A quick search of the UK market brings up 2 organic brands; Biona & Tiana, both of which attest to being cold-pressed but mention nothing of centrifugally separated on their websites. In fact, Tiana’s website not only cites the benefits in your post but also goes on to claim aid for a further 100 ailments, diseases and conditions, stopping just short of claiming to save the whale and to bring peace to the Middle East. 🙂

    Thanks for another great post, Melissa. Btw, the unruly locks aren’t being helped by driving Scottish winds and hail storms. Here comes the Summer! 🙂


  6. Melissa says:


    Wow, I should have dedicated this post to you since you’re the coconut girl! It slipped my mind (I’m doing too many things at once).

    You know Wilderness Family is having a sale right now — free shipping. I just ordered more coconut oil, coconut spread and some coconut mayonnaise. I want to try that yummy looking cocoa hazelnut butter, but it all gets too expensive.

    Saturated fats (the good kind, not trans fats and junk like that) are healthy fats. That whole marketing thing against fat has caused all kinds of unwarranted paranoia. Coconut, avocados, nuts — things like that are good. Eggs are good. People get caught up in the saturated fats and cholesterol thing and think all this stuff is bad. (Cholesterol comes from animal products.) We need healthy fats and cholesterol to maintain cells, hormones, all kinds of things. I don’t eat dairy products for other reasons, but butter is a good fat. It’s much better for you than that fake stuff (margarines).

    Here’s my take on this for what it’s worth. Remember, I’m a nutritionist, not a doctor. 🙂

    I use coconut oil for sauteing and frying, I just don’t heat to high temps. It’s saturated so it’s more stable. Try to sauté at medium temps. I like to use a little coconut oil for sautéing onions and garlic because I like the way they taste sauteed in oil. Then if I’m adding other veggies, I often add some broth and sauté everything in that. Broth works well for sautéing and you don’t need much. If you get too much, just let it steam off.

    Actually, if I lived on a farm and had access to really healthy animal fats (pork lard or beef tallow), I’d probably use some of that. I’m not a big meat eater though, so coconut oil is my current favorite.

    As for grapeseed oil, I used to use it on occasion, but only the organic version. I don’t use it anymore as it has a high ratio of omega 6s and much of what I’ve read also indicates it may contain some traces of carcinogenic solvents. It seems a bit too “industrial” to me.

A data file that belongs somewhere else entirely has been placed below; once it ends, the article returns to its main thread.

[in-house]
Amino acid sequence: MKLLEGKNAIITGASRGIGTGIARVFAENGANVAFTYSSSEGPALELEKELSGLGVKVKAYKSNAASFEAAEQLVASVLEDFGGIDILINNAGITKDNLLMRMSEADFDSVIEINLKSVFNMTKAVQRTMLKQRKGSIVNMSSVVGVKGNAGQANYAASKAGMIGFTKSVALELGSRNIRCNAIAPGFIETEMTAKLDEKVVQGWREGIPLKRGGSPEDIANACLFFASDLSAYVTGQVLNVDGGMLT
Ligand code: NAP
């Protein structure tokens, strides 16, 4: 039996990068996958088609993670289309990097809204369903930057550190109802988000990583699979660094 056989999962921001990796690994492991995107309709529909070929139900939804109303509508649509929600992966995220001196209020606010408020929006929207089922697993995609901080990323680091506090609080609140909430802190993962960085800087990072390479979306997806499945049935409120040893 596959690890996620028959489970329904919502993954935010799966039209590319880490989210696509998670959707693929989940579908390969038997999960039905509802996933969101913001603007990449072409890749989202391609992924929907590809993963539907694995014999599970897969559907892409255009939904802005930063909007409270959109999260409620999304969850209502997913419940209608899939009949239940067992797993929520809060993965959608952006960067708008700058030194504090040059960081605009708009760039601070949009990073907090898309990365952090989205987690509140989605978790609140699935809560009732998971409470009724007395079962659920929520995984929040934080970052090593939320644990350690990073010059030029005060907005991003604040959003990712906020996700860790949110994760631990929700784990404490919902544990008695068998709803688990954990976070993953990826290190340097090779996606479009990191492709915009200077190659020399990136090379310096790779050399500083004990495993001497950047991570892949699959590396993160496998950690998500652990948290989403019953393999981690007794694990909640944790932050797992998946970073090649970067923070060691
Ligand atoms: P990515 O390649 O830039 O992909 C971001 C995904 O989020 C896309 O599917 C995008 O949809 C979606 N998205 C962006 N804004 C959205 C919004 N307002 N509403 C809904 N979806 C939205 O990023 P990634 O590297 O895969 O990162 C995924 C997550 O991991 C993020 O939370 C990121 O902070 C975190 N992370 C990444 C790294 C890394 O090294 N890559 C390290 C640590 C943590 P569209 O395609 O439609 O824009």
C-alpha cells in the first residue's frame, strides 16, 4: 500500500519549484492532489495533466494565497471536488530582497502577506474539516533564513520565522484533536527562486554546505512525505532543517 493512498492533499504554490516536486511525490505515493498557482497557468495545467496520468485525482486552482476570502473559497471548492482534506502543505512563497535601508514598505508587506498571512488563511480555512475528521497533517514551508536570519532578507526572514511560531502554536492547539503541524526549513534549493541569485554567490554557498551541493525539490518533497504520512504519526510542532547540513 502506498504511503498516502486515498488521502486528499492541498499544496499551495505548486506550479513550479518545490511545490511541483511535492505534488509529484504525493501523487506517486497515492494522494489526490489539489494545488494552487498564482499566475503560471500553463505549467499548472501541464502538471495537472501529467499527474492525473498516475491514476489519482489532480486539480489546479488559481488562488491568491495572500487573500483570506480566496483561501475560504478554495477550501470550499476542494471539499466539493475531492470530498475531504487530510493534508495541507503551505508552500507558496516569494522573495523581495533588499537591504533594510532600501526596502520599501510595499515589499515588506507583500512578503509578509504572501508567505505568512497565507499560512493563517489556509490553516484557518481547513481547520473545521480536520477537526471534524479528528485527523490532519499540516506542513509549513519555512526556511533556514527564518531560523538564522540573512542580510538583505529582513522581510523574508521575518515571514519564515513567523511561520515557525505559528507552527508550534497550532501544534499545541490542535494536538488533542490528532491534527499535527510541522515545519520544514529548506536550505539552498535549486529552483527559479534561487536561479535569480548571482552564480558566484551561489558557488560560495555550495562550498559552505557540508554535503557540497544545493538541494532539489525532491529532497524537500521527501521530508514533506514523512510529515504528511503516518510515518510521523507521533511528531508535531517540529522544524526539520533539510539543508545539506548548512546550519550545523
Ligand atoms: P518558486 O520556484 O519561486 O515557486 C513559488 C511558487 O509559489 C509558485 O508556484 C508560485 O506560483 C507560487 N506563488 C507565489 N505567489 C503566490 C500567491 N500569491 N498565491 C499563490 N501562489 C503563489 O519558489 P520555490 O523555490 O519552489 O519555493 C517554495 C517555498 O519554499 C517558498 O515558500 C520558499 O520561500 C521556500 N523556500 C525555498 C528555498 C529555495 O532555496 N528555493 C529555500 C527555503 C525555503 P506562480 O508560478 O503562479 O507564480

I’ve decided the best thing for me is to avoid all hydrogenated oils and trans-fats, safflower, soy, corn, cottonseed and canola and stick with coconut and olive oil. And to not heat my oils to high temperatures.

    Does that answer your questions?


  7. Melissa says:


    Yes, I use full-fat coconut milk in my coffee and it is one of my all-time favorite treats. I only have one cup per morning, but I make it a good one!

    I know what you mean about eating “too much” coconut. I suppose you could overdo it — it goes back to that thing about finding balance and moderation. Hard to do when something tastes sooo good!


    It isn’t low calorie so that’s something to think about as well.

  8. Melissa says:


    Between you and Cid, I’m always smiling. Or laughing out loud, like I was early this morning over on the other channel.

    Cold pressed is fine. It looks like lard, but a little less dense. It’s a saturated fat, meaning it’s solid at room temp. That makes it more stable, which is good unless it’s been hydrogenated, which is bad. No trans-fats — that’s bad stuff.

    I know what you mean about claims of coconut oil solving all the world’s problems. I’m a bit of a skeptic to begin with, so I do a lot of eye-rolling when I read those over-the-top health claims. It’s definitely good stuff though.